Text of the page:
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Teosinte

Paul Giguere | El Salvador

The Salvadoran Civil War (1979-1992) still resonates today in all aspects of life and politics.

Teosinte, El Salvador was decimated during El Salvador’s civil war which lasted from 1980 to 1992. The United States supported the war by arming, funding and training the Salvadoran military, to combat what they perceived as a Communist threat. Most of the people who now live in Teosinte (which is about three hours northwest of San Salvador by car) met at a refugee camp in Honduras during the war and agreed to return to El Salvador together, despite the ongoing danger. Eventually, others joined them as they sought to rebuild the town.

This project communicates the past (the history of Teosinte, the war, etc.), the present (how people live and work now; how they work to rebuild their sense of society after a conflict), and the future (the hopes and dreams that the people of Teosinte have for their town and their children). This project is on-going and will involve more visits to Teosinte to more fully realize the goal of a creating a deep and personal understanding and connection.

Teosinte, El Salvador was decimated during El Salvador’s civil war which lasted from 1980 to 1992. The United States supported the war by arming, funding and training the Salvadoran military, to combat what they perceived as a Communist threat. Most of the people who now live in Teosinte (which is about three hours northwest of San Salvador by car) met at a refugee camp in Honduras during the war and agreed to return to El Salvador together, despite the ongoing danger. Eventually, others joined them as they sought to rebuild the town. Teosinte is unusual though in that not only did refugees and civilians return to Teosinte but former guerillas and military soldiers joined them. This unlikely group of what now comprises roughly fifty families have, over the past twenty years, managed to work together as a community to determine their own future.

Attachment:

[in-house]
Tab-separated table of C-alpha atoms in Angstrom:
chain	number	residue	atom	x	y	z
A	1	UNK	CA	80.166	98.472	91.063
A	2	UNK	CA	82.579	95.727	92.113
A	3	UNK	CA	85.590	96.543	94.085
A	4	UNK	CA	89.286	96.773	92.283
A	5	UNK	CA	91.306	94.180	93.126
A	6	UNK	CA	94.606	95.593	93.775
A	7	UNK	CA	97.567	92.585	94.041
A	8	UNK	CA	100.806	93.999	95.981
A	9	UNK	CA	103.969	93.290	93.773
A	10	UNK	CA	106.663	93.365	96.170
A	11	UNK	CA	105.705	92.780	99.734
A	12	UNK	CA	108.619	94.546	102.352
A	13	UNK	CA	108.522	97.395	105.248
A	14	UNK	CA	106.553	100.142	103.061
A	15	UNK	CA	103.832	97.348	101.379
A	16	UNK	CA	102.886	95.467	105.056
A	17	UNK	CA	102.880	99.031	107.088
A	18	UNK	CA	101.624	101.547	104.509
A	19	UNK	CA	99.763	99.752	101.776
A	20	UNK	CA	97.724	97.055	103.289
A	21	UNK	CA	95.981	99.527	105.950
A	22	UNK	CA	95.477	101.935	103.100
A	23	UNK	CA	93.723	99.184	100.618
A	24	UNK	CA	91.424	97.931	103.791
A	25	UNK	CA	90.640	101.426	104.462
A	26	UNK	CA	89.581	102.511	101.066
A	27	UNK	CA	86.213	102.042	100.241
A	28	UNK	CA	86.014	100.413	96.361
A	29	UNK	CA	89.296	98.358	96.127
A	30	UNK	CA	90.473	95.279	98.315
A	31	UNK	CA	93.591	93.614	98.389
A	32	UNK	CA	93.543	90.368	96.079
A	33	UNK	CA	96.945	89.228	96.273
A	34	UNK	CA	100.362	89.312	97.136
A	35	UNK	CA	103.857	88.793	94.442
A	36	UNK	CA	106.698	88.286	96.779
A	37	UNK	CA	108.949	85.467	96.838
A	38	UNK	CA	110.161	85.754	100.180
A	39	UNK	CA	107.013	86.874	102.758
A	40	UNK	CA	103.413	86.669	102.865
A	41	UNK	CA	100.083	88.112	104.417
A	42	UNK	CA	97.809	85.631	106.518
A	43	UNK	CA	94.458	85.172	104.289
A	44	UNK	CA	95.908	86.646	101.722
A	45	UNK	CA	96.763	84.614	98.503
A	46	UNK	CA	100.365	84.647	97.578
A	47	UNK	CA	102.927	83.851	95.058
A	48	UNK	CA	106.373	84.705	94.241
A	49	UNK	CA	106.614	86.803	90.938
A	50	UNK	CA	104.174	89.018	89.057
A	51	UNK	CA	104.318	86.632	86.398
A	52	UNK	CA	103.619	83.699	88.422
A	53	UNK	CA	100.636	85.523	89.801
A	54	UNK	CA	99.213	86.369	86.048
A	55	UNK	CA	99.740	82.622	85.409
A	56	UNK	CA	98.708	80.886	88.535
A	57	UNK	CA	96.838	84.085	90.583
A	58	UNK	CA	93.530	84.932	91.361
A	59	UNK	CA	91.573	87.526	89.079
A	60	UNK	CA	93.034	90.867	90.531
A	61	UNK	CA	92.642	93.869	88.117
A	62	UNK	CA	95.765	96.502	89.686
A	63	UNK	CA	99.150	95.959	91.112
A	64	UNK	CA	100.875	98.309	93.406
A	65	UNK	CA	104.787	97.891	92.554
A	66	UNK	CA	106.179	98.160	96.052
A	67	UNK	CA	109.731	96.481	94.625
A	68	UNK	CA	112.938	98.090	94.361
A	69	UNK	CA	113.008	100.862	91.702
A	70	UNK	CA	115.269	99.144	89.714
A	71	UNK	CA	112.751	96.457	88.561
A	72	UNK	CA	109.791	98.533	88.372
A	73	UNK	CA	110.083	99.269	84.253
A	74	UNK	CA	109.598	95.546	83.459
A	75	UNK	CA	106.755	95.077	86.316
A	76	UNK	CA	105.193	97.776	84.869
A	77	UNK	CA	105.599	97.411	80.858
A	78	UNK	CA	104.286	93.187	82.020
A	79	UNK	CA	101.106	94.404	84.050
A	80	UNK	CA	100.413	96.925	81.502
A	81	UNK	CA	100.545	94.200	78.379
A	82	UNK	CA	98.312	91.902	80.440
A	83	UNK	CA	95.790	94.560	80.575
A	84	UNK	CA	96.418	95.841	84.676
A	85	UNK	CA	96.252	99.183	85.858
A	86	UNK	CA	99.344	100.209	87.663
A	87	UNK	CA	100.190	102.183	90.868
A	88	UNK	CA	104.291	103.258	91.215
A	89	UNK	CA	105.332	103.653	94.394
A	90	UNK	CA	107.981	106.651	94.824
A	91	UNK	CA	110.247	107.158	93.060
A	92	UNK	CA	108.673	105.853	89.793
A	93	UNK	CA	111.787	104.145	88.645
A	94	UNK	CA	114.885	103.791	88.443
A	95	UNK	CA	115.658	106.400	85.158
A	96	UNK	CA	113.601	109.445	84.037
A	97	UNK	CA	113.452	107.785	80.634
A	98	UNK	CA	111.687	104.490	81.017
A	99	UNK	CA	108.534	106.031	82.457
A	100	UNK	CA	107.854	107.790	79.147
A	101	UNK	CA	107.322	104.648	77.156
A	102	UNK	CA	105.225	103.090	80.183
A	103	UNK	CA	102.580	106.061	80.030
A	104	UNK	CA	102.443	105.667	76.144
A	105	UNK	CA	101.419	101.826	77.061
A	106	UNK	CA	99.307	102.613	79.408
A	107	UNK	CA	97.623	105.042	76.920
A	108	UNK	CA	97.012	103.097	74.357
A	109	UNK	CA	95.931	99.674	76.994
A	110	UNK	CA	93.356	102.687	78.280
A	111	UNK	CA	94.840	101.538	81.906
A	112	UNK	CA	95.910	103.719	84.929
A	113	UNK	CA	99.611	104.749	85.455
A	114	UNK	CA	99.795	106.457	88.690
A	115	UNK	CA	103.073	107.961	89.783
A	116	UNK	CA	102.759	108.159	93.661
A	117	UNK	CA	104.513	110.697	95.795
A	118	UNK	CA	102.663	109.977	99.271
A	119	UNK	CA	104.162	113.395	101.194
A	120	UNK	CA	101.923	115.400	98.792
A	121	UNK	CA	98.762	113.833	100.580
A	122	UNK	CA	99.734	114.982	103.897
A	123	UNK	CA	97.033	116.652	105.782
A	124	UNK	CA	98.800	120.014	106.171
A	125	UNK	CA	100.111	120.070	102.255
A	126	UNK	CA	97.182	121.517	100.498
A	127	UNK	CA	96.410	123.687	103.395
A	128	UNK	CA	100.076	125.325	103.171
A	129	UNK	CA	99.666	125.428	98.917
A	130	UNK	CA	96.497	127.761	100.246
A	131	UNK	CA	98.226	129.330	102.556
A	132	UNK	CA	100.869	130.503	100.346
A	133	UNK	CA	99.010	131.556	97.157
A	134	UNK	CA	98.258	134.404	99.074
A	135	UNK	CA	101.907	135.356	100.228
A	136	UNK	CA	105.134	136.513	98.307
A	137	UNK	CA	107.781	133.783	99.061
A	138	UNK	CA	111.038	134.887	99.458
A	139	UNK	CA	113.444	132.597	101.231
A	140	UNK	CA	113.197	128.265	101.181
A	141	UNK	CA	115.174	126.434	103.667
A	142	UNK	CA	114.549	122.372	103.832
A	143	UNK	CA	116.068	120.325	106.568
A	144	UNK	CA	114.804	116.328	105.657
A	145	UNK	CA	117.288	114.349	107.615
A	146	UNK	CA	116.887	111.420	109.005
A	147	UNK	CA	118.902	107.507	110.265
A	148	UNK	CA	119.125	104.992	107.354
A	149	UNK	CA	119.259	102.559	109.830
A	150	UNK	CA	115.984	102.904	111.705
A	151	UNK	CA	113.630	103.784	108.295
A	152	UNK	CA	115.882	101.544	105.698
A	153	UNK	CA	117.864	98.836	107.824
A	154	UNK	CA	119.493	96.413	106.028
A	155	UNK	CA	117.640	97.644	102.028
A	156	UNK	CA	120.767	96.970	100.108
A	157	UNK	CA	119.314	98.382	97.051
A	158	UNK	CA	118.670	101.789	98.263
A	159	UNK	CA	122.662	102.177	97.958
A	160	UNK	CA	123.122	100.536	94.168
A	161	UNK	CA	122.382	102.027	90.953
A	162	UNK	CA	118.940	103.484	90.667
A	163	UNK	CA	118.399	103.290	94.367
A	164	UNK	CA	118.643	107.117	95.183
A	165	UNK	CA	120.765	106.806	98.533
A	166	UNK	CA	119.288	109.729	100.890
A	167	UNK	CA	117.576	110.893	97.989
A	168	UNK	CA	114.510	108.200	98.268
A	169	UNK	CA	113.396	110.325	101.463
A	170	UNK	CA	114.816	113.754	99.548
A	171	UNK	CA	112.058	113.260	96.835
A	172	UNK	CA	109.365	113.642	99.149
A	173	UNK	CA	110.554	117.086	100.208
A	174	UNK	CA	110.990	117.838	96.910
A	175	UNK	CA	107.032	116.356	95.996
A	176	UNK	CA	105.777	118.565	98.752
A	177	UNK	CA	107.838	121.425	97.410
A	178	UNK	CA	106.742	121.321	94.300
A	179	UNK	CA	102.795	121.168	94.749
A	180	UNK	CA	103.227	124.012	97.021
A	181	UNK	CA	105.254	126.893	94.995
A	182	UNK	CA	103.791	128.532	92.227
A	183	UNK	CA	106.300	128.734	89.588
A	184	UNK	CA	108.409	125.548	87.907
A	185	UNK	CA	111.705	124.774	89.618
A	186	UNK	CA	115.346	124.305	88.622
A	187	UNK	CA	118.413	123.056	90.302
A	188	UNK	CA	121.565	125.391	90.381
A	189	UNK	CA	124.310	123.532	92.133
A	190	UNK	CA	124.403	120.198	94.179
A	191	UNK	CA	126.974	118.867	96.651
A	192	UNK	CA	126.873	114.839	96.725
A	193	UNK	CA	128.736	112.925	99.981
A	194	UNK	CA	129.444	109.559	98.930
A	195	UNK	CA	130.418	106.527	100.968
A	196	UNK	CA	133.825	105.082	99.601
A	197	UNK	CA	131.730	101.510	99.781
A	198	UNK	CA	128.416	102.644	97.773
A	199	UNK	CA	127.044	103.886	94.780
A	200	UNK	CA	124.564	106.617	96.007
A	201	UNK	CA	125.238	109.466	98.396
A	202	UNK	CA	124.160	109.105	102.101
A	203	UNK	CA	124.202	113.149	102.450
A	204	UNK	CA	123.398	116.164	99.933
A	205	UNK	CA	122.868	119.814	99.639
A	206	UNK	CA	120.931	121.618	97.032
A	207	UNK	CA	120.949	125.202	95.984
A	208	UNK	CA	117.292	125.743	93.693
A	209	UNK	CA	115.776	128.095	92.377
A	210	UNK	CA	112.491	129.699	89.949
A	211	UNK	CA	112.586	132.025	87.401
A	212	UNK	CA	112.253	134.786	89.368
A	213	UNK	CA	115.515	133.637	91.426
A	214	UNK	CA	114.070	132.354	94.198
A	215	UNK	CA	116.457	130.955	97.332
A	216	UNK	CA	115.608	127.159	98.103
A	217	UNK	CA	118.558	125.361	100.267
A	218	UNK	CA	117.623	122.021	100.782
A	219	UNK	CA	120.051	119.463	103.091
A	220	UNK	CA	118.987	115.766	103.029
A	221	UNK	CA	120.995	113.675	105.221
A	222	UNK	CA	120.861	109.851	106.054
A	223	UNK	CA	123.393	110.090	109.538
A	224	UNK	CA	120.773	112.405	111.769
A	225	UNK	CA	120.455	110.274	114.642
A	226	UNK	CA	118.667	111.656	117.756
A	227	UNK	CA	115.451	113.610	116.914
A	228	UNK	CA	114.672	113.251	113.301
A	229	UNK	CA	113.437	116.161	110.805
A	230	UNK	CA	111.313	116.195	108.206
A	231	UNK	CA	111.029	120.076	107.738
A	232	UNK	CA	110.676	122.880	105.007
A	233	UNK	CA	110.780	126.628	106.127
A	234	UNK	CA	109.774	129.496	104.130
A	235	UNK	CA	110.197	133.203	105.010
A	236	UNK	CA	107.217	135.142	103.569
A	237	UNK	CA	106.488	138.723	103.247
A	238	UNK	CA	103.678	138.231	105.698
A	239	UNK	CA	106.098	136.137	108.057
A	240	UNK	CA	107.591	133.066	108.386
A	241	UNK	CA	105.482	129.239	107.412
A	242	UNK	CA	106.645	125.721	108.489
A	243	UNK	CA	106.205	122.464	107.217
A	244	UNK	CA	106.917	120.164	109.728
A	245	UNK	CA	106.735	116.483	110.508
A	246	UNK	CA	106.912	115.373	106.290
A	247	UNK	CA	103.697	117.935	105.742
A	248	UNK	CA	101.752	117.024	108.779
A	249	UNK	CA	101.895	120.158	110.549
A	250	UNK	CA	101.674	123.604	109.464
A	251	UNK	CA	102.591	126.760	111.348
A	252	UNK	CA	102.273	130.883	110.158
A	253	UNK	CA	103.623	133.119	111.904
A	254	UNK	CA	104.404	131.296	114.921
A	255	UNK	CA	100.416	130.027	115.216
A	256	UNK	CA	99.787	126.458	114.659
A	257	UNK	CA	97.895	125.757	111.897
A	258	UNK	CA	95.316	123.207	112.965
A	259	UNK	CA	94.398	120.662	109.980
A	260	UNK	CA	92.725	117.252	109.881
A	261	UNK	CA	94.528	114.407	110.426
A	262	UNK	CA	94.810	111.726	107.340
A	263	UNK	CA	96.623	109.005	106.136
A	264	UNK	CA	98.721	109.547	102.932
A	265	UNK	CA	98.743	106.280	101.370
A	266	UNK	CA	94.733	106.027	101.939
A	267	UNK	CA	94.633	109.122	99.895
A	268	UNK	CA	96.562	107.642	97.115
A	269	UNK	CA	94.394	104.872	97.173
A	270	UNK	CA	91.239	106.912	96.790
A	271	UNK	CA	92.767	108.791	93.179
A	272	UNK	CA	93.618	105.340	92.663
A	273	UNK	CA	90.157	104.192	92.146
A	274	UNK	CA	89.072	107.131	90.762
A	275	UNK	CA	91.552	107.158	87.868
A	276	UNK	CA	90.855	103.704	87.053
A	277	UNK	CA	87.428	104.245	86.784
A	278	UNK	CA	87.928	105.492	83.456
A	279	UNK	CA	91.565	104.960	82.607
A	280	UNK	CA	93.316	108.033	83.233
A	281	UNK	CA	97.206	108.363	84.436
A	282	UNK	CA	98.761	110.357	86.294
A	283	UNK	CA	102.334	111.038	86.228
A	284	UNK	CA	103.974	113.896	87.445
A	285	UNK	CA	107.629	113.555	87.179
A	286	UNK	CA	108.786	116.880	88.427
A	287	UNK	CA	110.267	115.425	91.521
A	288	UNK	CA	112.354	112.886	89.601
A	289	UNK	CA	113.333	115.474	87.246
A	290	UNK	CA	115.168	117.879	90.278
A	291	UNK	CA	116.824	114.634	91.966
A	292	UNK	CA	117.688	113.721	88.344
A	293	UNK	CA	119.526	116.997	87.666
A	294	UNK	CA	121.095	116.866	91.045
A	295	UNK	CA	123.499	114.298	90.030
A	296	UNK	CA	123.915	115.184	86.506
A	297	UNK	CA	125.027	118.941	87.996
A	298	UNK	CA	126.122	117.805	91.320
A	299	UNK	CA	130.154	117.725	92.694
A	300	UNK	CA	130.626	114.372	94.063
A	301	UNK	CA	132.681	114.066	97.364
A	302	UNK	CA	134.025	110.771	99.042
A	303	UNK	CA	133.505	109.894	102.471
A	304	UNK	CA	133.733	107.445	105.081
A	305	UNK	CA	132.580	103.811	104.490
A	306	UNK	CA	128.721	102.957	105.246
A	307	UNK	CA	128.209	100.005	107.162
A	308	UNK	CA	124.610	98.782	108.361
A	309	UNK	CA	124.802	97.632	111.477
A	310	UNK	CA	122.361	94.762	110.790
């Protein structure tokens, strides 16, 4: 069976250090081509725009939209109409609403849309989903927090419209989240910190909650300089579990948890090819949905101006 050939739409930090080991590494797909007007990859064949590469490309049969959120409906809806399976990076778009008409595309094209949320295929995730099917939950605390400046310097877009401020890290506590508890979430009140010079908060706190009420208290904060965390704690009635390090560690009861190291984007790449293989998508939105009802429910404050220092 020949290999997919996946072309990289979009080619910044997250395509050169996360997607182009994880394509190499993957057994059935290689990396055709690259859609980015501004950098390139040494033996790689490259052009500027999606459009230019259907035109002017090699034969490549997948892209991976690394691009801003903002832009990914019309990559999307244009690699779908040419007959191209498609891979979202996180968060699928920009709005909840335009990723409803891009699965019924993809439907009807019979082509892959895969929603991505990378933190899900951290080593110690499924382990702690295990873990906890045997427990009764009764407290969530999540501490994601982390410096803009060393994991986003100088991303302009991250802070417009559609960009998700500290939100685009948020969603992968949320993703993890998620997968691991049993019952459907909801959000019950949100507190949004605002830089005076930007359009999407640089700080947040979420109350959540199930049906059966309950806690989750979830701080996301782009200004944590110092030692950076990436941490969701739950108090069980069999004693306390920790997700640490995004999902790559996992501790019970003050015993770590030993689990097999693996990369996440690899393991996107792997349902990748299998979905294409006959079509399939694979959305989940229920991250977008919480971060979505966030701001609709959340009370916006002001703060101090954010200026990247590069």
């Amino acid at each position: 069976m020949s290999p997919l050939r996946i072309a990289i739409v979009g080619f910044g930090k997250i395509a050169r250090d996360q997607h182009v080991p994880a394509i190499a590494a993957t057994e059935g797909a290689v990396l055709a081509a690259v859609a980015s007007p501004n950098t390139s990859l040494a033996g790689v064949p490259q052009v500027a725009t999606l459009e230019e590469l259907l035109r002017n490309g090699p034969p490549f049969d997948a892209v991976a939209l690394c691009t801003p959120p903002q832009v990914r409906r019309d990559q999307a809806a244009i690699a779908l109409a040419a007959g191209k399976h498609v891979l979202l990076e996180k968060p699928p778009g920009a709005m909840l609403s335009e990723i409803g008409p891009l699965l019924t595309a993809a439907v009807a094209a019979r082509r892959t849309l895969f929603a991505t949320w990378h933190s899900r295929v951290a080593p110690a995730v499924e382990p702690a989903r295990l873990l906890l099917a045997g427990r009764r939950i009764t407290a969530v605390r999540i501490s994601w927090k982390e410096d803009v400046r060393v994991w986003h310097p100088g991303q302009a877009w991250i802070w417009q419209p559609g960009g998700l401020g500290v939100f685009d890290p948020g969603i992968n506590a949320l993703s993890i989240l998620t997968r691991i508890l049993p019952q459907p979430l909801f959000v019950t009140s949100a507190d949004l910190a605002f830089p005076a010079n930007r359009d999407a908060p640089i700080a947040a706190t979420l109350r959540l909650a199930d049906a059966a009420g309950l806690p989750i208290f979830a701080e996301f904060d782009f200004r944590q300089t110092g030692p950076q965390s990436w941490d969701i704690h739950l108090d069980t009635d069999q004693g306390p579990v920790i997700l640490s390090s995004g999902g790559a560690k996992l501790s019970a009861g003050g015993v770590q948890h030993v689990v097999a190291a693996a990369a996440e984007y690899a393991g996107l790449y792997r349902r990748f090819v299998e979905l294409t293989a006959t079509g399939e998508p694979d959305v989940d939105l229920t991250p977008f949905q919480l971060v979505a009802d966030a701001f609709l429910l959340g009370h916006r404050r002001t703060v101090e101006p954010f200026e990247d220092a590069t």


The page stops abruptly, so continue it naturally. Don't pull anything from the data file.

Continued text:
In 1998, the town of Arlington, Massachusetts and Teosinte became sister cities through the National US-El Salvador Sister Cities Network. The relationship has grown over the years and now delegations from both towns visit each other to engage in a cultural exchange and to support each other through community involvement and support.

This project communicate the past (the history of Teosinte, the war, etc.), the present (how people live and work now; how they work to rebuild their sense of society after a conflict), and the future (the hopes and dreams that the people of Teosinte have for their town and their children). This project is on-going and will involve more visits to Teosinte to more fully realize the goal of a creating a deep and personal understanding and connection.

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